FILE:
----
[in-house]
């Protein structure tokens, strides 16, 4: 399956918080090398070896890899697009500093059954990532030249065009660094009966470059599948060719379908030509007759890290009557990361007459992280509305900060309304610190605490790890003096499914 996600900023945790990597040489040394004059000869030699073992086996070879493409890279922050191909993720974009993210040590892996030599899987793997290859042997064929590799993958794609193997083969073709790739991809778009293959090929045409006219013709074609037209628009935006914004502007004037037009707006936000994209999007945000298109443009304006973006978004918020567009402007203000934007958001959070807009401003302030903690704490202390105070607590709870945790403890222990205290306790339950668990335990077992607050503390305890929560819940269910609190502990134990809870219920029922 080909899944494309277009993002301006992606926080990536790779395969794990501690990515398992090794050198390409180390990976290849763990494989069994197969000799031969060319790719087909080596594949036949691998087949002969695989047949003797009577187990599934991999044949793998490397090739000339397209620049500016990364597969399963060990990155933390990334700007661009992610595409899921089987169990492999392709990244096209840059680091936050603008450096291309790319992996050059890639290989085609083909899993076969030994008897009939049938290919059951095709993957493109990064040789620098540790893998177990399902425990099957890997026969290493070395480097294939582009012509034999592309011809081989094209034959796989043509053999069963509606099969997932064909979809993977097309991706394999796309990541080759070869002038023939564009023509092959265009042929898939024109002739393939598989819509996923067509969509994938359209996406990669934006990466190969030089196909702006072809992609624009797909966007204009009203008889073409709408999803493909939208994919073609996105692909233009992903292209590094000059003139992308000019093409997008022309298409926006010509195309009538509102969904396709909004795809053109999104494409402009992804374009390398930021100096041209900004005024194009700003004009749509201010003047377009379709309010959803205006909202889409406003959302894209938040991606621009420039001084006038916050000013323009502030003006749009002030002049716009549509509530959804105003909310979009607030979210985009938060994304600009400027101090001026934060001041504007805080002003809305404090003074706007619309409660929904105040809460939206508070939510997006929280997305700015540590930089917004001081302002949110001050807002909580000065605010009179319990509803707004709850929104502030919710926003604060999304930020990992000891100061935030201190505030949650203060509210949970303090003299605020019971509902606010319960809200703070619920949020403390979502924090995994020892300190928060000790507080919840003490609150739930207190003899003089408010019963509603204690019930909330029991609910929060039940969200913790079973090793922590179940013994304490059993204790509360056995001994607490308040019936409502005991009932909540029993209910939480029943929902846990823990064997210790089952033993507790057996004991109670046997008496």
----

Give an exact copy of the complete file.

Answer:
[in-house]
């Protein structure tokens, strides 16, 4: 399956918080090398070896890899697009500093059954990532030249065009660094009966470059599948060719379908030509007759890290009557990361007459992280509305900060309304610190605490790890003096499914 996600900023945790990597040489040394004059000869030699073992086996070879493409890279922050191909993720974009993210040590892996030599899987793997290859042997064929590799993958794609193997083969073709790739991809778009293959090929045409006219013709074609037209628009935006914004502007004037037009707006936000994209999007945000298109443009304006973006978004918020567009402007203000934007958001959070807009401003302030903690704490202390105070607590709870945790403890222990205290306790339950668990335990077992607050503390305890929560819940269910609190502990134990809870219920029922 080909899944494309277009993002301006992606926080990536790779395969794990501690990515398992090794050198390409180390990976290849763990494989069994197969000799031969060319790719087909080596594949036949691998087949002969695989047949003797009577187990599934991999044949793998490397090739000339397209620049500016990364597969399963060990990155933390990334700007661009992610595409899921089987169990492999392709990244096209840059680091936050603008450096291309790319992996050059890639290989085609083909899993076969030994008897009939049938290919059951095709993957493109990064040789620098540790893998177990399902425990099957890997026969290493070395480097294939582009012509034999592309011809081989094209034959796989043509053999069963509606099969997932064909979809993977097309991706394999796309990541080759070869002038023939564009023509092959265009042929898939024109002739393939598989819509996923067509969509994938359209996406990669934006990466190969030089196909702006072809992609624009797909966007204009009203008889073409709408999803493909939208994919073609996105692909233009992903292209590094000059003139992308000019093409997008022309298409926006010509195309009538509102969904396709909004795809053109999104494409402009992804374009390398930021100096041209900004005024194009700003004009749509201010003047377009379709309010959803205006909202889409406003959302894209938040991606621009420039001084006038916050000013323009502030003006749009002030002049716009549509509530959804105003909310979009607030979210985009938060994304600009400027101090001026934060001041504007805080002003809305404090003074706007619309409660929904105040809460939206508070939510997006929280997305700015540590930089917004001081302002949110001050807002909580000065605010009179319990509803707004709850929104502030919710926003604060999304930020990992000891100061935030201190505030949650203060509210949970303090003299605020019971509902606010319960809200703070619920949020403390979502924090995994020892300190928060000790507080919840003490609150739930207190003899003089408010019963509603204690019930909330029991609910929060039940969200913790079973090793922590179940013994304490059993204790509360056995001994607490308040019936409502005991009932909540029993209910939480029943929902846990823990064997210790089952033993507790057996004991109670046997008496």